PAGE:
The founder of a startup is forced to lay off all but one employee. Not having any better way to decide, he arranges all employees in a circle and has them count off. The 10th employee in the circle is laid off, and the count begins again. The last person is not laid off.

  • If there are N employees, where should you sit to avoid being laid off?
solution
Solution
  • Model the circle of employees as a circular linked list
  • Implement the counting off process, and delete the 10th employee each time
  • After N-1 people are deleted, there should be only one employee left.
  • That employee’s original position number is the solution to the problem.
doubly linked list
Doubly Linked List
  • Each node has prev and next pointer
  • List can be traversed forward or backward
  • To insert a node after “cur”
    • Node<E> tmp = new Node<E>(newItem);
    • tmp.next = cur.next;
    • cur.next=tmp;
    • tmp.prev=cur;
    • tmp.next.prev = tmp;
  • Reverse the process to delete!
which list implementation
Which list implementation?
  • Array
    • Can jump into the middle easily (random access)
    • Inserting & deleting can require time-consuming shifting
    • Must allocate block of memory at once (can resize later with new)
  • Linked
    • No random access
    • Insert & delete are fixed cost, once you decide where.
    • Nodes allocated one at a time.
linked list choices
Linked List Choices
  • Plain vanilla
    • Simple, small
  • Dummy header
    • Eliminates special cases (chance for error)
  • Circular
    • No defined start position in sequence
    • Can find the node before, though it takes N steps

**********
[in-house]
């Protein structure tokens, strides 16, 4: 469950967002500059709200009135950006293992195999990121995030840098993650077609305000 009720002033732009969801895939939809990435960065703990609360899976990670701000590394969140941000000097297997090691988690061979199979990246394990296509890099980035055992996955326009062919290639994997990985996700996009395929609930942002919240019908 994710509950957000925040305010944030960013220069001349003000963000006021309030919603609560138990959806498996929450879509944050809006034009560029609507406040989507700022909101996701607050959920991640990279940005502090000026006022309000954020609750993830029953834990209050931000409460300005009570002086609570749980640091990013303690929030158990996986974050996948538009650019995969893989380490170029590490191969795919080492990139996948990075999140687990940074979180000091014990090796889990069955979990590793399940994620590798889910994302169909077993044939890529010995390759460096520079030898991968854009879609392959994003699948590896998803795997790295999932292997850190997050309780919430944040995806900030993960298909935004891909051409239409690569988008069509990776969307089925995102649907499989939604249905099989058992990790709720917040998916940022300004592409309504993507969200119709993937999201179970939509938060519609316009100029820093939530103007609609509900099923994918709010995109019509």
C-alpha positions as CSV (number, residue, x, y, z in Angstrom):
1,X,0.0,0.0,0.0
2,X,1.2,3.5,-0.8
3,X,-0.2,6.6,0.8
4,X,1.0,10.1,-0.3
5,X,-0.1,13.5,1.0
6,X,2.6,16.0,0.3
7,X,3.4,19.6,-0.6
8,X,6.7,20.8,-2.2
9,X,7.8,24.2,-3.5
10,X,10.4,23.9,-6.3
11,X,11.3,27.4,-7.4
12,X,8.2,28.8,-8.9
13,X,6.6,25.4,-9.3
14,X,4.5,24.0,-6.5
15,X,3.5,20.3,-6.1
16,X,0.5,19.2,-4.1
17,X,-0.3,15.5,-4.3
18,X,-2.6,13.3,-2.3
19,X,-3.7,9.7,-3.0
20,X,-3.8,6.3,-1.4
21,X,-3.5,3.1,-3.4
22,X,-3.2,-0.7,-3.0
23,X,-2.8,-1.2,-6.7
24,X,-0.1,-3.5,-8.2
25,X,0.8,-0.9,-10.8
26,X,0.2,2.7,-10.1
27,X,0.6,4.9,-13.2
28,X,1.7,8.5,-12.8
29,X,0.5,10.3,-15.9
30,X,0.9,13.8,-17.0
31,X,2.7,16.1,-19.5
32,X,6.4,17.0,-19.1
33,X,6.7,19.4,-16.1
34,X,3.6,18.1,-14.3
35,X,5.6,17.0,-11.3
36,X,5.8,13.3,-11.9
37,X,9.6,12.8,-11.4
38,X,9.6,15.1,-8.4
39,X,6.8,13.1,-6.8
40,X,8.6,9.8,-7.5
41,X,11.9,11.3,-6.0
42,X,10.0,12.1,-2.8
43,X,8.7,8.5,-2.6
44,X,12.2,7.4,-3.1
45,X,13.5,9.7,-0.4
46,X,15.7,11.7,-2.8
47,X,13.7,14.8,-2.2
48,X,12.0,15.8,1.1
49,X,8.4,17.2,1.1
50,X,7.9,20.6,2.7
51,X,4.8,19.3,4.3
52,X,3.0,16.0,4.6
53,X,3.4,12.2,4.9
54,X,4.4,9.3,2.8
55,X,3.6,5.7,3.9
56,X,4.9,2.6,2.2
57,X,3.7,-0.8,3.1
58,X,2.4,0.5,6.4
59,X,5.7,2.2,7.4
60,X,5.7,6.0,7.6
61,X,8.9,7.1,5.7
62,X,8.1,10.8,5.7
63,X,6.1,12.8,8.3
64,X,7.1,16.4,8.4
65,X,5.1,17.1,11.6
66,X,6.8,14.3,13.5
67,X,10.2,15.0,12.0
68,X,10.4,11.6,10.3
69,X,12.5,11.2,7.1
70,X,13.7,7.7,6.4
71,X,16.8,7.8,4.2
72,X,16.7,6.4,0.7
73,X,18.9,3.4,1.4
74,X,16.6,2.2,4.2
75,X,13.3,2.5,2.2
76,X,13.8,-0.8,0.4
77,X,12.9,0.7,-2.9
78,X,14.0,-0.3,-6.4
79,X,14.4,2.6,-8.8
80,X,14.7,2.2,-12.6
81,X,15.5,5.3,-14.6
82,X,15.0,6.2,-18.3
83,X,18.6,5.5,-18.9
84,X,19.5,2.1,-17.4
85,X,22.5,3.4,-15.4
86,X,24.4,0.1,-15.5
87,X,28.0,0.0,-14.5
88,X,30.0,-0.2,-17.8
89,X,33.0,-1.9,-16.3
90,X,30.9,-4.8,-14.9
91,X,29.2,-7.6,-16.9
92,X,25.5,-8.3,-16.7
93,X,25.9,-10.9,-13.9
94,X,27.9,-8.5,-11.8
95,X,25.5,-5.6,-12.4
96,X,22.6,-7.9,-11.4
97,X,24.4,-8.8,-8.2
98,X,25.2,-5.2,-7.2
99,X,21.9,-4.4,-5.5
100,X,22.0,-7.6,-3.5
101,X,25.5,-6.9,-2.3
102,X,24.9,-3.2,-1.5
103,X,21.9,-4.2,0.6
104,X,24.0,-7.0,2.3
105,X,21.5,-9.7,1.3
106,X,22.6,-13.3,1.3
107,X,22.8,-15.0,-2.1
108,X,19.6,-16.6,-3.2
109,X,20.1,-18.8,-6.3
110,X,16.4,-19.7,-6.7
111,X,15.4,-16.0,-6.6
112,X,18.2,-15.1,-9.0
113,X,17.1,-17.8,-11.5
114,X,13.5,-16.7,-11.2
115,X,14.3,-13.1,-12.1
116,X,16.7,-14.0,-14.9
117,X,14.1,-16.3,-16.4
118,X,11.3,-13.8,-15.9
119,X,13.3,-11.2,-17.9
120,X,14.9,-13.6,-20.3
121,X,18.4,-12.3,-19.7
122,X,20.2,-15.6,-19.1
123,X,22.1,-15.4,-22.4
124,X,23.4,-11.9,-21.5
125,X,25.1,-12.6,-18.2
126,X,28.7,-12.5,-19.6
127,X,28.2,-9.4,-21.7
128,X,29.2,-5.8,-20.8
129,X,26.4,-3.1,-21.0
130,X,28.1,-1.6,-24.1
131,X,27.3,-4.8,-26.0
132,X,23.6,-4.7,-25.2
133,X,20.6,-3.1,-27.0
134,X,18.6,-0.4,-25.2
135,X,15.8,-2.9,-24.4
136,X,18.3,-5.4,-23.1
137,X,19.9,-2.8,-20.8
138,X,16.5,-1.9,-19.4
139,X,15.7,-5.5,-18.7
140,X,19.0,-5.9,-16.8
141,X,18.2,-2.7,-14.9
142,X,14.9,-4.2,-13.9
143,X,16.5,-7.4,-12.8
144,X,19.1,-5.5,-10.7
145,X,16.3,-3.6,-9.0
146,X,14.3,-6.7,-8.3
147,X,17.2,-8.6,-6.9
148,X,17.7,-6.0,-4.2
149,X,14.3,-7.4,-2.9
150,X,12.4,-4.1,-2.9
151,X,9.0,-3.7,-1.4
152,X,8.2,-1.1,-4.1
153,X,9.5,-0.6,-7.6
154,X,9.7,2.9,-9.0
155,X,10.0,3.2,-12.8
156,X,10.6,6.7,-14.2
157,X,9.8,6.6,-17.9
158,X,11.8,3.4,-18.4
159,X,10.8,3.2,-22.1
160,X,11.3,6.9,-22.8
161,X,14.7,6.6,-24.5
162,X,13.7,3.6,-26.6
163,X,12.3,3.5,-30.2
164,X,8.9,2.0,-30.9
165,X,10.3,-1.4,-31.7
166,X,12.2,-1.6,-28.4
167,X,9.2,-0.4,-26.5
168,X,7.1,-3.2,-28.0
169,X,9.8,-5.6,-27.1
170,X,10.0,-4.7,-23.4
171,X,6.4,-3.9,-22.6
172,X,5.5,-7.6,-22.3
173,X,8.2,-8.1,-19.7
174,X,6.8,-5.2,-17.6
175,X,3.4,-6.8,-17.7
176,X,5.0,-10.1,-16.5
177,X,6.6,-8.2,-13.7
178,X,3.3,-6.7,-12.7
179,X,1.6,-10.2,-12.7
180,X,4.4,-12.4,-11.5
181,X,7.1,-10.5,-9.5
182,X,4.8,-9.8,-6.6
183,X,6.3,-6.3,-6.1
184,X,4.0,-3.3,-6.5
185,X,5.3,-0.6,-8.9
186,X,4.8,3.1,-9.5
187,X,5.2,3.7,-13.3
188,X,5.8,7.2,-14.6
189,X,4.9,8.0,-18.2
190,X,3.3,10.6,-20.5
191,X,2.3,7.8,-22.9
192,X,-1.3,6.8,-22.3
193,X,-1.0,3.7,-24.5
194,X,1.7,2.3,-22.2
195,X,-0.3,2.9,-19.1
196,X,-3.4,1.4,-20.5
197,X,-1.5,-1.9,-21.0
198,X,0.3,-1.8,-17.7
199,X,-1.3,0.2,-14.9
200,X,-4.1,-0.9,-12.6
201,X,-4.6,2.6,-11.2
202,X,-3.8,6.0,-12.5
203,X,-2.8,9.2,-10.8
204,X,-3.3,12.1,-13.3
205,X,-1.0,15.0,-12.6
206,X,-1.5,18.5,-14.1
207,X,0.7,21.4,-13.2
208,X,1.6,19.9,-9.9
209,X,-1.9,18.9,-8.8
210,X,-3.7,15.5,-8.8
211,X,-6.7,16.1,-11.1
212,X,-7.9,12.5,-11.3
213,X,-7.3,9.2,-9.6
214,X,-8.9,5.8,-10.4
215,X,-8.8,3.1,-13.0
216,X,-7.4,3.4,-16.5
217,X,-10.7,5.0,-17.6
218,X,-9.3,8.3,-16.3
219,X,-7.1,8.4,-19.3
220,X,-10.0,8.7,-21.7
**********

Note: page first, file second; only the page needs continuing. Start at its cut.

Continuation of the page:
• Doubly linked
    • Easy to find the node before
    • Larger Node; twice as many special cases
  • Circular and doubly linked
linked lists and recursion
Linked Lists and Recursion
  • Recursive definition of a list
    • Null (empty list) is a list (base case)
    • A list consists of one item (the head) followed by a list (next)
  • Example:
    • A->B->C-| is a list
    • Head = A, next = B->C-|
recursive function on lists
Recursive Function on Lists
  • Base case for the recursive function is the empty list (base case for the definition)
  • Other cases -
    • “Take a step” = do something to the head
    • Recurse = call function for the rest of the list
    • May or may not build up a solution
recursive list search
Recursive List Search

Node<E> recFind (Node<E> head, E x){

//x is not in an empty list!

If (head == null) return null;

//x is found at the beginning

Else if (head.item == x) return head;

//Recursive case: search the rest of the list

Return recFind(head.next, x);

}

recursive functions are private
Recursive functions are private!
  • A recursive function uses Node references.
  • Node references are private
    • Implementation detail
    • Not every implementation of List has Nodes
  • Most recursive functions have a public “starter” and a private internal function
public caller for recfind
Public Caller for recFind

boolean isIn(E x){

//call Find on the head of the list

//if Find does not return null, the item is in

// the list.

return (recFind(head,x) != null);

}

recursive countitem
Recursive CountItem
  • This function counts the number of occurrences of the item x in the list

Int CountItem (Node * head, ItemType x){

}

public caller for countitem
Public Caller for CountItem

int List::howMany(ListItemType x){

}